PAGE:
June 2014 Voter Guide

Governor — Luis Rodriguez
Lieutenant Governor — Jena Goodman
Secretary of State — Derek Cressman
Attorney General — Kamala Harris
Treasurer — John Chiang
Controller — John Perez
Insurance Commissioner — Nathalie Hrizi
Superintendent of Public Instruction — Tom Torlakson
Board of Equalization, District 2 — No Endorsement
House of Representatives, District 12 — Barry Hermanson
House of Representatives, District 14 — Jackie Speier
State Assembly, District 17 — David Campos
State Assembly, District 19 — No Endorsement
SF Superior Court Judge, Place 20 — They’re All Good!

CA Prop 41: $600 Million Bond for Affordable Housing for Veterans — Yes
CA Prop 42: Make Counties Comply with the Public Records Act — Yes
SF Prop A: $400 Million Earthquake Safety Bond — Yes
SF Prop B: Let the People Decide Waterfront Height Limits — Yes

Before you check out our endorsements, remember that this election is a primary! For the candidate races below, we have open primaries in California. That means we all get to vote (you don’t have to be registered with a particular political party). The two candidates who get the most votes will appear on the ballot in November, regardless of party: so it could be two Democrats, a Green vs a Republican, whatever. Or as Stephen Colbert put it, “So the two richest guys win!”

For this primary election, we picked the candidates who align best with our values. Some of them (our pick for Governor is a good example) are awesome but probably won’t end up in the top two when the dust settles. That means that in November we’ll likely endorse a different candidate (often a Democrat facing off against a Republican).

Several of our statewide endorsements are based on that weird dynamic of the open primary. In some of the races where the incumbent is clearly going to get reelected, we endorsed Greens either as a protest vote (Rodriguez for Governor) or because we wanted to support third-party candidates (Goodman for Lt. Governor, Hrizi for Insurance Commissioner) who are unlikely to survive the top-two primary that favors the candidates with the most money.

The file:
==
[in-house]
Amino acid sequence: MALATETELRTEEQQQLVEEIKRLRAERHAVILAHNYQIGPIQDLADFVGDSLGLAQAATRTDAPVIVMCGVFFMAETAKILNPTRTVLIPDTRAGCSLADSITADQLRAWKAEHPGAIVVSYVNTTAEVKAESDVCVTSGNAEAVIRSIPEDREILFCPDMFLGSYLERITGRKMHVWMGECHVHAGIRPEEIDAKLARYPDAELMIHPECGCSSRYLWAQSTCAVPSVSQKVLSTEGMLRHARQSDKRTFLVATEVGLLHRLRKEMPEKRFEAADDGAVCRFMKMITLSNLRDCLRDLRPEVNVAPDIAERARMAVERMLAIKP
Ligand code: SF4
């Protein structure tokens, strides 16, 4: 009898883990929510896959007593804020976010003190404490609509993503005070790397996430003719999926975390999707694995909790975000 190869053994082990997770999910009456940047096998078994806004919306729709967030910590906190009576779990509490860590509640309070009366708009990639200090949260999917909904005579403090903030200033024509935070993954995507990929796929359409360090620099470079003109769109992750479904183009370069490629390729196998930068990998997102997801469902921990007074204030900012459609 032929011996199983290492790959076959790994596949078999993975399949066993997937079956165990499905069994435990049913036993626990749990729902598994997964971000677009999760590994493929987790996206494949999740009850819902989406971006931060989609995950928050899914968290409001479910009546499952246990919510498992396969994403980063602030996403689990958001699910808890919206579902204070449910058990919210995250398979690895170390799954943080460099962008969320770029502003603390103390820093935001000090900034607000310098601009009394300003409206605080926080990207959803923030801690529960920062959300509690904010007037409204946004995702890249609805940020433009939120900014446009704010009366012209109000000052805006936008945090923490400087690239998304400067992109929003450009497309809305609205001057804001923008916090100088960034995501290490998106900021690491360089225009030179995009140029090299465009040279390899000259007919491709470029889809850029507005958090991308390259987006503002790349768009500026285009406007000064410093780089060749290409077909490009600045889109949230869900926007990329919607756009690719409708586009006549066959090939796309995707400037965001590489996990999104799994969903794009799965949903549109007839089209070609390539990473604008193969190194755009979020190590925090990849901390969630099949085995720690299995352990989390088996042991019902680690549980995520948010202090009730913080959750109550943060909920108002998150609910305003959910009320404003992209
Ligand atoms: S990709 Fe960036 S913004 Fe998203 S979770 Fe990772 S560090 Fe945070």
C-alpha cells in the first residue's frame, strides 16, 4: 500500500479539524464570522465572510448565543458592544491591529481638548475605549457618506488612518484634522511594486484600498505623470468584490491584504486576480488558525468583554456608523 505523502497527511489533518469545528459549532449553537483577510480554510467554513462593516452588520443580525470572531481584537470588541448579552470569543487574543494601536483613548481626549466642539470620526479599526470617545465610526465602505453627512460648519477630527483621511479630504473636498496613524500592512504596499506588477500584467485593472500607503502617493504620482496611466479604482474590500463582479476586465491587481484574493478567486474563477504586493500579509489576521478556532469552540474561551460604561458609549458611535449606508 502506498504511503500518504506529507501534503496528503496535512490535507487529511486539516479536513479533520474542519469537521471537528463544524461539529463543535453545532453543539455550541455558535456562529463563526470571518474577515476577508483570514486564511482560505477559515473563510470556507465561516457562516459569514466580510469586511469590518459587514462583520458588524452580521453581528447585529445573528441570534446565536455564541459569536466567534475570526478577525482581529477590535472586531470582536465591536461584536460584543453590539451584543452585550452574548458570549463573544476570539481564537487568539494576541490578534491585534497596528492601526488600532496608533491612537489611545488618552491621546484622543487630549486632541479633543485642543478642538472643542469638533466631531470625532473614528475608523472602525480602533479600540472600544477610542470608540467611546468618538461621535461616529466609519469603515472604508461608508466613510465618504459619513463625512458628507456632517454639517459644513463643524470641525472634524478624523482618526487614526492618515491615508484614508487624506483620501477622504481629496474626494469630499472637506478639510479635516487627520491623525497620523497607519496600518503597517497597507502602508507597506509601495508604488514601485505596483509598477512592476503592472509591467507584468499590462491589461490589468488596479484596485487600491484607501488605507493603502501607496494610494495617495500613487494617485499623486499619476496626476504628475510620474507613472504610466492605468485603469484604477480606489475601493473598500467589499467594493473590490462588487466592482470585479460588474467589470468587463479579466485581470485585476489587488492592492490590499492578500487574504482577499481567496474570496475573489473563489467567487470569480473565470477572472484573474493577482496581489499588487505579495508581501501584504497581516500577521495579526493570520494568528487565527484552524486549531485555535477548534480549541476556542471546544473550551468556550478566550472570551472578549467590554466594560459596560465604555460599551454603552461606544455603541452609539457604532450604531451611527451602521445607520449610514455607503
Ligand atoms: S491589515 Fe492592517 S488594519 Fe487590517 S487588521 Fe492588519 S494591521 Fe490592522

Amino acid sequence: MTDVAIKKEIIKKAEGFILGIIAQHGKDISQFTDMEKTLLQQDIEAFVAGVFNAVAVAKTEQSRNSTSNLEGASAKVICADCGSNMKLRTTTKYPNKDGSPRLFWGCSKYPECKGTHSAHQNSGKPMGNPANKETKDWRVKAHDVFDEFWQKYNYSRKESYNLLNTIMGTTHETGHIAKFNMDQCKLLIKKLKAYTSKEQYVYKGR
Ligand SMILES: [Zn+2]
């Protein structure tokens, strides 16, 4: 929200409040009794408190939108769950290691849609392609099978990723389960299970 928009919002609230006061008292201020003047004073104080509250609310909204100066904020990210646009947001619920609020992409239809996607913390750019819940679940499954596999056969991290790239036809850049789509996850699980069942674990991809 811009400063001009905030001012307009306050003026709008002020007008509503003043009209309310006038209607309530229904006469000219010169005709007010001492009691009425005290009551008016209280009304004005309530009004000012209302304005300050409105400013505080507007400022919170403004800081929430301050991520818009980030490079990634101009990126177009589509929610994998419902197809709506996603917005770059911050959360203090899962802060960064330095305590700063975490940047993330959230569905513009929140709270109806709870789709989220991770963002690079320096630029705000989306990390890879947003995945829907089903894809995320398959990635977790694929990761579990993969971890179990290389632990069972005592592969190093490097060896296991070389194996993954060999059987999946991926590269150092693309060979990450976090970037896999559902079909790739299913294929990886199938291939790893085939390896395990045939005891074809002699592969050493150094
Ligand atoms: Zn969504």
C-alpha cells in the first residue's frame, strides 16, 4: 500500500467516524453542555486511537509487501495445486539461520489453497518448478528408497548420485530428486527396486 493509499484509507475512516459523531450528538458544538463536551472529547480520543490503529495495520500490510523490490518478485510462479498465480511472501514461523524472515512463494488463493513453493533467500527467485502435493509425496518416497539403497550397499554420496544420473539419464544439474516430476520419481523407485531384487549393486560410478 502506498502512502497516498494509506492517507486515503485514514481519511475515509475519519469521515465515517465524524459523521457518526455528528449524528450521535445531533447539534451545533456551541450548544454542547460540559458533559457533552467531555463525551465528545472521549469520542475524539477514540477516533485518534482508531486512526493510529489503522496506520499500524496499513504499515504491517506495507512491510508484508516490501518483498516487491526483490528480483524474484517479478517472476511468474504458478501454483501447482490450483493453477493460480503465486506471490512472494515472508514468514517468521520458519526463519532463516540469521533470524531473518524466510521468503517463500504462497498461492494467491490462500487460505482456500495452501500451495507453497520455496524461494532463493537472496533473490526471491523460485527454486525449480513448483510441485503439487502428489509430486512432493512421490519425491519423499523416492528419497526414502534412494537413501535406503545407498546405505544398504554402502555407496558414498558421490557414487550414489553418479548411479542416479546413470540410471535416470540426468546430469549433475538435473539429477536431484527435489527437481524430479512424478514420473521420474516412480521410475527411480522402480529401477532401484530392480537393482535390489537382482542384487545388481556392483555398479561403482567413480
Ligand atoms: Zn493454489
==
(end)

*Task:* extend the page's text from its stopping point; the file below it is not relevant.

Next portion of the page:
We’ll reconsider all of these races when the “two richest guys” face off in November.

Governor — Luis J. Rodriguez

Rodriguez is the Green Party candidate. He has roots in the Chicano Movement, is a former gang member turned gang peace activist, a labor organizer, author and poet. He focuses on prison reform, fighting poverty, and environmental justice. He’s running a real, grassroots campaign as an artist and an activist.

We’re disappointed that incumbent Jerry Brown isn’t facing any real challengers. Sure, he’s better that Schwarzenegger (geez, was Arnold really our Governor??), but there are plenty of reasons to be pissed at Jerry:

  • He was timid when Democrats had 2/3rds majorities in the State Assembly and Senate. It was a golden opportunity to push through progressive revenue measures like an oil severance tax and Prop 13 reform to commercial property taxes. But Jerry wasn’t interested.
  • He’s done jack shit for affordable housing after he eliminated Redevelopment Agencies, which were the main source of state funding.
  • Dude seems to have a special pen for vetoing and delaying Tom Ammiano’s awesome legislation! He vetoed a bill to provide media access to state prisons. And, last year, he finally signed Ammiano’s domestic workers’ rights bill and the “trust act” to prevent deportations of undocumented youth after he had vetoed them in 2012.
  • Finally, Jerry Brown’s comments on marijuana? Huh?? He said the world is too competitive to legalize marijuana and we need to “stay alert . . . more than some of the potheads might be able to put together.” First of all, that’s just stupid and out of touch. That also means at least two more years of California putting more black and brown folks in prison for marijuana, which is inexcusable. It’s time for you to go home, Grandpa Jerry.

Let’s put more artists in office! Luis Rodriguez for Governor!

Lieutenant Governor — Jena F. Goodman

As an ecology student at UC Davis & a Green Party activist, Goodman’s priorities include fighting climate change, enacting prison reform, increasing education funding, providing free college for all, banning fracking, funding transit, and investing in renewable energy. Sounds good to us! Plus, the Lt Governor sits on the UC Board of Regents, and it’d be ace to have a student in that seat.

We aren’t endorsing the incumbent, our old Mayor, Gavin Newsom. (Four years ago, we endorsed him in the June primary, but then we switched to “no endorsement” in November after he made some stupid “no new taxes ever” statement.) When he was Mayor, we clashed with Gavin. All. The. Time. But now that he’s off in the do-nothing Lite Governor’s office, we actually appreciate how he’s staked out a position to the left of Jerry Brown. In particular, we appreciate him calling an end to the “war on drugs.” Our cynical side wonders how much of that is Gavin’s principles and how much is political calculation, but either way, we’re glad to see him standing on the right side of history.